Yes, Tkachuk is way younger than Miller, but the Canucks already know that he fits in with the current structure and culture of the team. If they were to acquire the former, they would inevitably have to part with the latter. Maybe even in the same trade, especially if the Flames wish to recoup a roster player that could potentially fill the void left by Tkachuk. Of all the forwards the Canucks have – that they would be willing to trade – Miller is really the only one that fits that criteria.

J.T. Miller Vancouver Canucks
J.T. Miller, Vancouver Canucks (Jess Starr/The Hockey Writers)

Some might say that not only does Tkachuk represent the better fit for the future at 24 years old, but that he could also elevate Pettersson’s game to the next level, just like he did with Johnny Gaudreau. While that may be true, there’s no guarantee that he will fit seamlessly with the locker room’s leadership structure. Having said that, he might be the exact type of leader Jim Rutherford could be looking for if the reports from Nick Kypreos are true that he doesn’t like the makeup of the room right now. But that’s a discussion for a different article.

Tkachuk’s Contract Could Be Trouble Down the Road

Assuming Tkachuk wants a long-term contract wherever he ends up, the term and average annual value (AAV) are sure to be on the high side. Like, say the realm of $9-10 million over seven years? If that’s the case, the Canucks would regret it in the future when they are back in the conundrum of re-signing Pettersson in 2024-25 (something that took way too long to negotiate this past summer). Basically, they would be in the same situation the Flames were facing with Gaudreau and Tkachuk, except with two restricted free agents in Pettersson and Podkolzin.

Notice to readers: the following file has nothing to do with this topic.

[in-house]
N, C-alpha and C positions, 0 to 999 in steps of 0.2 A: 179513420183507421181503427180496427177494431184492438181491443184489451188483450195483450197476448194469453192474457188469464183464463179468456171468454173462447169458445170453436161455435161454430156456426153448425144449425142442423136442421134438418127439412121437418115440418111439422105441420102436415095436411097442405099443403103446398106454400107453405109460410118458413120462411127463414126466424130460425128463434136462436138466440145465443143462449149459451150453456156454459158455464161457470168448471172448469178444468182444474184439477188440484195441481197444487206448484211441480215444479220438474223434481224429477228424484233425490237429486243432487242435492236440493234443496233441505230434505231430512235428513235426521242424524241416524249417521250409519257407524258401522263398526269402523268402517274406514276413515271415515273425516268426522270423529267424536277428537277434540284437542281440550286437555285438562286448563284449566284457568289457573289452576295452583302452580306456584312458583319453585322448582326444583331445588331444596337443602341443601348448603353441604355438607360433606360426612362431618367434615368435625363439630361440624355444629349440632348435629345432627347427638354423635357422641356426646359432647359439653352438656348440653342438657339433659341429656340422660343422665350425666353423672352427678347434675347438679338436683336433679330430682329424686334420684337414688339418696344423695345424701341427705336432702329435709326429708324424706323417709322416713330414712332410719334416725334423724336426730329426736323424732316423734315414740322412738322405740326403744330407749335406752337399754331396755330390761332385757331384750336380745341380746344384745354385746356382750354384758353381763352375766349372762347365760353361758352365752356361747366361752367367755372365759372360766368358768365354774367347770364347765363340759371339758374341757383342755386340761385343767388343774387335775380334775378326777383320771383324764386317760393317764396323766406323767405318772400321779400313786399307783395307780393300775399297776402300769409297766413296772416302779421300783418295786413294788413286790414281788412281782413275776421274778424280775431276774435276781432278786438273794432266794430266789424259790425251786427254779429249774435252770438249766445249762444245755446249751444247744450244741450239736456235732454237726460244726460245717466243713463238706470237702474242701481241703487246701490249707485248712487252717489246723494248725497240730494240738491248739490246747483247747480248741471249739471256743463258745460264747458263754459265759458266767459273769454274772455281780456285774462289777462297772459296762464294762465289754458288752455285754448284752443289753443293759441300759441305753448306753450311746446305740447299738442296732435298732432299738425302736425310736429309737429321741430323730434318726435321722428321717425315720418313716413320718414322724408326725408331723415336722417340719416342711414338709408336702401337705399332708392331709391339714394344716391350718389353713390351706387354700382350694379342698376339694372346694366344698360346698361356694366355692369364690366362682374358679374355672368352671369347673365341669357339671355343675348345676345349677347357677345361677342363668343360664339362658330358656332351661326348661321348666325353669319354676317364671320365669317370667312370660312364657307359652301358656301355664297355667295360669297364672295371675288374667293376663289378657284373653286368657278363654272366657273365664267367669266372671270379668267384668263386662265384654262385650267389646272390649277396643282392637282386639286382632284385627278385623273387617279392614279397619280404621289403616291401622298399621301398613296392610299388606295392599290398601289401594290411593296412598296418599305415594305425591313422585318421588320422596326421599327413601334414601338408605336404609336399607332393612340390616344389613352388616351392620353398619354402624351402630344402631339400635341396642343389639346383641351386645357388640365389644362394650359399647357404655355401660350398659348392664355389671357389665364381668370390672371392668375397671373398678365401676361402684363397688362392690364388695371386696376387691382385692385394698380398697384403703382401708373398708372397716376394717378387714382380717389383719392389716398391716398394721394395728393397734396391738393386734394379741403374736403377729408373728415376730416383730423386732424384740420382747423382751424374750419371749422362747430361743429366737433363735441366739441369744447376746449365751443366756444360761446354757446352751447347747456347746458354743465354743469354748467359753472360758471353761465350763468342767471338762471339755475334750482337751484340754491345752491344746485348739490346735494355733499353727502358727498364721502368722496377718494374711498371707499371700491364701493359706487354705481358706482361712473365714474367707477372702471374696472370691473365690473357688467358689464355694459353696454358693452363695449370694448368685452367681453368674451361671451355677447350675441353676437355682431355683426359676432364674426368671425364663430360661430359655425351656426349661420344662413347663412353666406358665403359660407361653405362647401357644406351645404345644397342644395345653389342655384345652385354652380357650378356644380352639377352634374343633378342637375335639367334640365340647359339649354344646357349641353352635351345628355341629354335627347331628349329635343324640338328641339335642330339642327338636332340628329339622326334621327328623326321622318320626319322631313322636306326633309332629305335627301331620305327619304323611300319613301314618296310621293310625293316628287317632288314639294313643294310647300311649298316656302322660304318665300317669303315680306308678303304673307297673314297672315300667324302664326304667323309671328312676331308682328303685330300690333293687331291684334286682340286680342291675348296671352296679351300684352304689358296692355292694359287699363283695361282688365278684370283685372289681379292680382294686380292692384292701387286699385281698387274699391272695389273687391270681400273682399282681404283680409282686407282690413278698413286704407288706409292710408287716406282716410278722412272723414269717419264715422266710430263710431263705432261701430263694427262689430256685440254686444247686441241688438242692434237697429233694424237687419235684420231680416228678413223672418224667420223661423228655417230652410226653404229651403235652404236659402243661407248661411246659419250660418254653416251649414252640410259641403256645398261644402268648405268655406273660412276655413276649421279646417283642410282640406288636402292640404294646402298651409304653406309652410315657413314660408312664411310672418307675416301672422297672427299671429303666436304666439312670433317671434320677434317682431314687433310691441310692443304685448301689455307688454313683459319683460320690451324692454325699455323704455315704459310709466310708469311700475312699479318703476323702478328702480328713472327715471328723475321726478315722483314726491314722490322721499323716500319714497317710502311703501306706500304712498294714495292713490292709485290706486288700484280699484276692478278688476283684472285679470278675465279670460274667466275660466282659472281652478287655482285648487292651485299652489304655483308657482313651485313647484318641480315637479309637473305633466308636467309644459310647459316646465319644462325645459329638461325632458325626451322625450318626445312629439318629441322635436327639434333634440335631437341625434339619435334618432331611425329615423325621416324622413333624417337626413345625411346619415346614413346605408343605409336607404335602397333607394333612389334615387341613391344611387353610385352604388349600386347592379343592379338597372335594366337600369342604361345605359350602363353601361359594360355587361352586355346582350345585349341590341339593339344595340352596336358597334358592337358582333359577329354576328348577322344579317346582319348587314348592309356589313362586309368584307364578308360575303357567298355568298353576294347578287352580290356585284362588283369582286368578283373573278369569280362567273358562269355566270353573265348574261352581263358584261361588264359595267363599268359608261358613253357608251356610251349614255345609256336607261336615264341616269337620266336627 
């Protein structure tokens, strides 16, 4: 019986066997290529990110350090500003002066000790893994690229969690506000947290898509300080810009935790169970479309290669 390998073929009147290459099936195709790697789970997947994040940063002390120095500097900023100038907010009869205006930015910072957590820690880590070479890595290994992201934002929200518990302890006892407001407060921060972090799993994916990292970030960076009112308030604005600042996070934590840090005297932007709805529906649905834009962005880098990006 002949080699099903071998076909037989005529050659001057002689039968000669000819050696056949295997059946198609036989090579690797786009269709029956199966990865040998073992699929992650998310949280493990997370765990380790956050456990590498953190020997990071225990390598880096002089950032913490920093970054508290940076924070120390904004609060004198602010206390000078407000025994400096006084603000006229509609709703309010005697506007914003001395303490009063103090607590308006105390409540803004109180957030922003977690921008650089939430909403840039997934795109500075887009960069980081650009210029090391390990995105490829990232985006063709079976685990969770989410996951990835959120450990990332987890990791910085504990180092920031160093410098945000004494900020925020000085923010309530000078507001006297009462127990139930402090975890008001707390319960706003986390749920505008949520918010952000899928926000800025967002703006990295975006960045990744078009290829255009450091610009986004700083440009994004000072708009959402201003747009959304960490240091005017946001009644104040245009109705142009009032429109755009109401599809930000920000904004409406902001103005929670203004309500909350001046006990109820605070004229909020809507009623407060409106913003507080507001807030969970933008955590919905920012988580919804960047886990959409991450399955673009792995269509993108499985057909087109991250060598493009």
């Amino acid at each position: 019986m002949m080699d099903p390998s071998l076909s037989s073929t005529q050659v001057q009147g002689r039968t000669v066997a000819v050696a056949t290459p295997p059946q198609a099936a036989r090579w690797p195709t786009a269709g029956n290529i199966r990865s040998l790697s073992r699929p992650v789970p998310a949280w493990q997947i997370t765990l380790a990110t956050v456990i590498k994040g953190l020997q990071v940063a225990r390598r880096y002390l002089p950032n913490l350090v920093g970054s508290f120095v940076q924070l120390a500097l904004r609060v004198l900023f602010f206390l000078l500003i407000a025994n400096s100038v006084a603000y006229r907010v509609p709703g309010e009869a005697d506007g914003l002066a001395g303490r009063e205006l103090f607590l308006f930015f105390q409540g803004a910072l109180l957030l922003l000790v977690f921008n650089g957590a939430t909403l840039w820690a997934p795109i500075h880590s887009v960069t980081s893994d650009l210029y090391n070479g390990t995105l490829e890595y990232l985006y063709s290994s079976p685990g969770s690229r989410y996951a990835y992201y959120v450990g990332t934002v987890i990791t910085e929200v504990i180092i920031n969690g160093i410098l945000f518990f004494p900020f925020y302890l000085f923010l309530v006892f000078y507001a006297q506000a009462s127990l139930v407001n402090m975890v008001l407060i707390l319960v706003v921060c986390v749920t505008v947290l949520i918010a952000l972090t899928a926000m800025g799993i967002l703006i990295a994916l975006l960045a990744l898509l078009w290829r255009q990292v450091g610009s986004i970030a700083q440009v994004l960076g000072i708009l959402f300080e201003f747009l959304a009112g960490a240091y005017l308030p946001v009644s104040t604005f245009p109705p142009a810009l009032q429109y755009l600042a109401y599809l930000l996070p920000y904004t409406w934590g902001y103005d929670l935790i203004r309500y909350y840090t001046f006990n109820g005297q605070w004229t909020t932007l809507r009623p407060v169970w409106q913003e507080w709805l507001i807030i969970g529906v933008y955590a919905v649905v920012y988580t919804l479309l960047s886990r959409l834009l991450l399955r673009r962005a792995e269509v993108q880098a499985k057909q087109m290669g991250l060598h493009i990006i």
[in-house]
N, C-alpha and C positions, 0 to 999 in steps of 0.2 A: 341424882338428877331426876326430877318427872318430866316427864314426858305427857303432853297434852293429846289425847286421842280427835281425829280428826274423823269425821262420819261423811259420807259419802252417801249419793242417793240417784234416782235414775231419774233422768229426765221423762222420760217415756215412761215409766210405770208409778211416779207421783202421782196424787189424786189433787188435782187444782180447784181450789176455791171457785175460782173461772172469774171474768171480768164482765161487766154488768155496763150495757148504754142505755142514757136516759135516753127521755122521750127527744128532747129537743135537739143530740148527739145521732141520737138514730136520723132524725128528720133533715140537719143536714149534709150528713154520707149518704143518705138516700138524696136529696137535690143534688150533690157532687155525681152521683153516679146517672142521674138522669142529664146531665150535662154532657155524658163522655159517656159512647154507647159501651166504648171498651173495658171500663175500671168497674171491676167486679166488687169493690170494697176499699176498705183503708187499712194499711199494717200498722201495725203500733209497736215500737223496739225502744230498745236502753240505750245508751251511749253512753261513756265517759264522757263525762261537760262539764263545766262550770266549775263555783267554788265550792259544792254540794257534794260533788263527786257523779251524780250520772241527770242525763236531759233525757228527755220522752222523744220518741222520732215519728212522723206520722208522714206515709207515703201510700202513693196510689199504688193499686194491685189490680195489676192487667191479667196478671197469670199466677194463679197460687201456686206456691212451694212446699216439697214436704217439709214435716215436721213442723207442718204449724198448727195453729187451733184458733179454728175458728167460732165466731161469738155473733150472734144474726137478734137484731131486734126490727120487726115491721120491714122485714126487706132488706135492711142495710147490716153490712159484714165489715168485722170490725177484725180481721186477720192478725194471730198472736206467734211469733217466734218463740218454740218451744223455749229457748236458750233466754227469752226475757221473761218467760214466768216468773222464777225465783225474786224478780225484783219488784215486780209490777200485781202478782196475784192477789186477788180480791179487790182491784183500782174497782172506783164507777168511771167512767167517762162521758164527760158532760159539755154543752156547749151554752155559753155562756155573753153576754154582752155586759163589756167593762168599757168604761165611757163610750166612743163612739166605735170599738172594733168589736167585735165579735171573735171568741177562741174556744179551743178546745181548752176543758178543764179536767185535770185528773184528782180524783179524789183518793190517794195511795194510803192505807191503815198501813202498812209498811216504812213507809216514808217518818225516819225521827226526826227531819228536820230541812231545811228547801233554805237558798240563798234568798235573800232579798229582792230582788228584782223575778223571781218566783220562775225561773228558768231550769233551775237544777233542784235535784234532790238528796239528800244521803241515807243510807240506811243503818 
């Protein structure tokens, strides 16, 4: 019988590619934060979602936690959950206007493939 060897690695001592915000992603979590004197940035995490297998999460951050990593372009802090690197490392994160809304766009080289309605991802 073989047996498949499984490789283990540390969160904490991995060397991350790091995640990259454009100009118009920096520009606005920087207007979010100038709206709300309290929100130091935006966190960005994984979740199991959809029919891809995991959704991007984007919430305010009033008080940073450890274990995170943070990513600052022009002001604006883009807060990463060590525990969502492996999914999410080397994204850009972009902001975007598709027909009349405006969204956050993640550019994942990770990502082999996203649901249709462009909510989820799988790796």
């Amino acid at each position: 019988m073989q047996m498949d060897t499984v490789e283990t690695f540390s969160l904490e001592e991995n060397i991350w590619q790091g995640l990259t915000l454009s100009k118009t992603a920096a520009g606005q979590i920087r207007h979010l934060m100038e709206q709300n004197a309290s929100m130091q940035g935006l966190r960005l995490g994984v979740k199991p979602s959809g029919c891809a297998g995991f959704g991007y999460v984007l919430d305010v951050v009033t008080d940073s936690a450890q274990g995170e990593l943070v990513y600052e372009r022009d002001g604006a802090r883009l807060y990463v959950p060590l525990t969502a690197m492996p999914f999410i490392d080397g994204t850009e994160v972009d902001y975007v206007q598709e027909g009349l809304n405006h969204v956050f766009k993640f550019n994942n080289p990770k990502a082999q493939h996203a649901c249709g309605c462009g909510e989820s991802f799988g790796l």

Elias Pettersson Vancouver Canucks
Tkachuk’s contract could add more headaches to any Elias Pettersson negotiations down the road (Photo by Jeff Vinnick/NHLI via Getty Images)

The Canucks also have to factor in the cost of a pending Horvat extension, which will likely come in around $8 million when all is said and done. Basically, trading for and extending Tkachuk on a long-term deal would just create too many headaches with the salary cap down the road. And for the record, I feel the same way about a Miller extension for anything north of five years.

Flames Probably Won’t Trade Tkachuk Within the Pacific Division Anyway

In the end, this could all be a moot point as Treliving will likely avoid trading Tkachuk to a team in the Pacific Division where he could wreak havoc on his former squad. Also, there’s no guarantee that he would want to sign long-term with the Canucks, as rumors indicate that American teams are his preference when it comes to playing out his prime years.

All in all, while adding a player of Tkachuk’s caliber is a nice thought, it just doesn’t make sense with the current makeup of the team right now, both in salary and overall fit. Couple that with the improbable nature of the Flames actually accepting any offer involving a division rival, and writers have something interesting to discuss but never write an actual news piece about.